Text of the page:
- We Already Underinvest In Biking And Walking Just 1.5 percent of federal transportation dollars currently support bicycling and walking, although these two modes represent 12 percent of all trips in the United States. Bicycling and walking are growing in significance to our transportation system and yet only a tiny fraction of transportation funding is allocated to these essential and affordable modes.
- Bicyclists And Pedestrians Make Up A Disproportionate Number Of Roadway Fatalities 14 percent of roadway fatalities are bicyclists or pedestrians. Small investments in improving roadway safety not only make our roads safer for bicyclists and pedestrians but also make drivers feel more comfortable and reduce conflicts among all road users.
- Biking And Walking Are Great Investments Bicycling and walking improvements are relatively inexpensive, highly cost-effective investments that produce more jobs per dollar than road repair and upgrades; they also boost local small businesses and increase real estate values.
- Biking And Walking Help Solve Many Problems In these tough economic times, we must invest in solutions that solve multiple problems: biking and walking are low-cost transportation options that improve safety, health and air quality; they reduce dependence on foreign oil.
All of our representatives and senators expressed support for bicycling when we visited them in Washington, DC, in March for the National Bike Summit. Now more than ever it is important to remind the Congressional delegation to step up and defend these programs and current funding levels. Please contact your Congressional Representative asking that they maintain dedicated bicycle and pedestrian funding in the transportation bill. Here are the phone numbers for all the U.S. Representatives for Massachusetts:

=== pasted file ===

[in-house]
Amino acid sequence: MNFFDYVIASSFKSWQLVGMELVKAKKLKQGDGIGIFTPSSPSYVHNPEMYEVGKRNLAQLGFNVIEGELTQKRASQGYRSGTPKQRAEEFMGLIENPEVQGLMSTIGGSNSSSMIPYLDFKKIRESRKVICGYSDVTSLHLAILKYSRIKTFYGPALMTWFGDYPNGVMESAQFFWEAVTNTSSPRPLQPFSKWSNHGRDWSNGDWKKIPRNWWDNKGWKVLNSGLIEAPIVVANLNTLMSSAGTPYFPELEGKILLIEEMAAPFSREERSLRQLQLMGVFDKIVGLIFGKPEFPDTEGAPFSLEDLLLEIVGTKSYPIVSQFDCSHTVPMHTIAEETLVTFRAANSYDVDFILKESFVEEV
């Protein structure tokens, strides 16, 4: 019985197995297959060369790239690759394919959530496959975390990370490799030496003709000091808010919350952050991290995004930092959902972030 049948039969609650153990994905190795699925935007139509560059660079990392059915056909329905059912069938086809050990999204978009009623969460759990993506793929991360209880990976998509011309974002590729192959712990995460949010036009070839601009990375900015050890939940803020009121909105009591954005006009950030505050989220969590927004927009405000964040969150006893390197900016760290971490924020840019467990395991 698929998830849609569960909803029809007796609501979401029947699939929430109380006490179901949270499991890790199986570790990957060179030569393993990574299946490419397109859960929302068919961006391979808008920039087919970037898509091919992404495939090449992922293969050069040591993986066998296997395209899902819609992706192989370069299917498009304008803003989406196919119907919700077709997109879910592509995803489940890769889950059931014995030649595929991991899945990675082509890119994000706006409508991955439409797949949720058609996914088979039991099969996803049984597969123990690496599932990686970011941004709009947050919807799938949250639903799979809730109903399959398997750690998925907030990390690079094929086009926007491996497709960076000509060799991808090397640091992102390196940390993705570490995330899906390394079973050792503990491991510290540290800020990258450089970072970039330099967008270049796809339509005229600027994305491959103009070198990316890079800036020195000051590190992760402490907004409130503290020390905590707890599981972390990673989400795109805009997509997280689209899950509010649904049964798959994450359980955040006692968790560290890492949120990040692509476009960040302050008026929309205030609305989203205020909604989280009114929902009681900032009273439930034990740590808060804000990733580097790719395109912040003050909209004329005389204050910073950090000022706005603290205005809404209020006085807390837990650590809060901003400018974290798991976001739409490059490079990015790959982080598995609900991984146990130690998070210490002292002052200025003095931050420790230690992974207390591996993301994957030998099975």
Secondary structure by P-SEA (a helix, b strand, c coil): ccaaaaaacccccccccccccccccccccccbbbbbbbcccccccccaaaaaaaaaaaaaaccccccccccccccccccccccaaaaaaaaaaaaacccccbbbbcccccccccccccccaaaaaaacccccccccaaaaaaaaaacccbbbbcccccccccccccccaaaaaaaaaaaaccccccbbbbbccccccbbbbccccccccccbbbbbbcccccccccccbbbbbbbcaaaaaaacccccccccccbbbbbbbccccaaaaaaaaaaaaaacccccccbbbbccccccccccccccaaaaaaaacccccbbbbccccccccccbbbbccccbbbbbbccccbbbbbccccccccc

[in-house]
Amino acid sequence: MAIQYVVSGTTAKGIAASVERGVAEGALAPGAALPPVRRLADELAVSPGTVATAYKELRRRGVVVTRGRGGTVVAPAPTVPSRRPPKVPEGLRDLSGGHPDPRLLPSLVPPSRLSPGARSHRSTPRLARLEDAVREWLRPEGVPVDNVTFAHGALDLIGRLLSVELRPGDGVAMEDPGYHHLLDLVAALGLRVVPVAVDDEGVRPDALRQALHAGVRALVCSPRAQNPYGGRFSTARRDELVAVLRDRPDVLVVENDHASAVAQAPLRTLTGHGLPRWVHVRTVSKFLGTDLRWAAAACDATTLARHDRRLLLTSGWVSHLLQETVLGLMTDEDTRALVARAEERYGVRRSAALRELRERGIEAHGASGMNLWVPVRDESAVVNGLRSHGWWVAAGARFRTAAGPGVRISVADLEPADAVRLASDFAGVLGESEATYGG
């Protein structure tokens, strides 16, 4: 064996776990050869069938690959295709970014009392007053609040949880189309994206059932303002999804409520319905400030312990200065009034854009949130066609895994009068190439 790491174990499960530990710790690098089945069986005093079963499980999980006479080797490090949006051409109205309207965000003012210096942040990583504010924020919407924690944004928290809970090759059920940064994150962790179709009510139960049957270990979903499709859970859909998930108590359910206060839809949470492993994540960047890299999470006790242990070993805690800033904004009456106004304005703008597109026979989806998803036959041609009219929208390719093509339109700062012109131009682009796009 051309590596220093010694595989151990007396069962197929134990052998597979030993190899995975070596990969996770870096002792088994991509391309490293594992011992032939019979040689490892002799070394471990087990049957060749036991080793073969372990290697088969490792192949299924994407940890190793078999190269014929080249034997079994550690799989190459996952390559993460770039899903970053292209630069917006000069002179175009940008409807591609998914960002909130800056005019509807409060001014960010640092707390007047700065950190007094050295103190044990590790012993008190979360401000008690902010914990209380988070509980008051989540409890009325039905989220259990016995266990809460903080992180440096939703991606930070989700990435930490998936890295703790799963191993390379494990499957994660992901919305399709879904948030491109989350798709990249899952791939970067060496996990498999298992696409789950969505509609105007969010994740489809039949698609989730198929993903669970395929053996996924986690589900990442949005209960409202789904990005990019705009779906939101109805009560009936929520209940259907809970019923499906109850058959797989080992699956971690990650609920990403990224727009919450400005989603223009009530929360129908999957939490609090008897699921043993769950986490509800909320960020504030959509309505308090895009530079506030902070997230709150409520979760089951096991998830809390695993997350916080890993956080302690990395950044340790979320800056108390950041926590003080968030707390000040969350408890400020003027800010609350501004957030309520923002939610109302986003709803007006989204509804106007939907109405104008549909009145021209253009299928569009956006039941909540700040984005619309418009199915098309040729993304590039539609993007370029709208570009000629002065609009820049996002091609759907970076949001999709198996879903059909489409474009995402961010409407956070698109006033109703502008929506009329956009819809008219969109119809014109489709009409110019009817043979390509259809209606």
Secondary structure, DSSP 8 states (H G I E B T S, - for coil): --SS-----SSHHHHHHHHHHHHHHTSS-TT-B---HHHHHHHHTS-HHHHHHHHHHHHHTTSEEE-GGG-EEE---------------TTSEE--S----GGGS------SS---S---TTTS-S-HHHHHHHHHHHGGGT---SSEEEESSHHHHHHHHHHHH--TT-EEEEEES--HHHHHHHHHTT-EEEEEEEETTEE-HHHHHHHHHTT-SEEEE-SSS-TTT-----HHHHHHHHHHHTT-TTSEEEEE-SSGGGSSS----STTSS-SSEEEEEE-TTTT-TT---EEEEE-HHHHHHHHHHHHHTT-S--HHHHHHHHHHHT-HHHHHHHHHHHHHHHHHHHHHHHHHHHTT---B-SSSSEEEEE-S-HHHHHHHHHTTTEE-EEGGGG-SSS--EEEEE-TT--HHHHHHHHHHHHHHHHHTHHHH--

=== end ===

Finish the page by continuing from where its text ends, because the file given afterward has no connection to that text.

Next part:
|District||Rep Name||Office Number|
|1||Rep. Olver, John||202-225-5335||Contact Rep. Olver|
|2||Rep. Neal, Richard||202-225-5601||Contact Rep. Neal|
|3||Rep. McGovern, James||202-225-6101||Contact Rep. McGovern|
|4||Rep. Frank, Barney||202-225-5931||Contact Rep. Barney|
|5||Rep. Tsongas, Niki||202-225-3411||Contact Rep. Tsongas|
|6||Rep. Tierney, John||202-225-8020||Contact Rep. Tierney|
|7||Rep. Markey, Edward||202-225-2836||Contact Rep. Markey|
|8||Rep. Capuano, Michael||202-225-5111||Contact Rep. Capuano|
|9||Rep. Lynch, Stephen||202-225-8273||Contact Rep. Lynch|
|10||Rep. Keating, William||202-225-3111||Contact Rep. Keating|
Don’t know who your U.S. Representative is? Click here and enter your address to find out.
And our two U.S. Senators:
|Senator Name||Office Number|
|Senator Kerry, John||202-224-2742||Contact Sen. Kerry|
|Senator Brown, Scott||202-224-4543||Contact Sen. Brown|
Take action and stand up for bike/ped programs and restoration of funding to transportation!
Tags: act now, bicycles, federal, funding
Posted in advocacy, infrastructure | No Comments »
Tags: bicycles, change, video
Posted in advocacy, video | No Comments »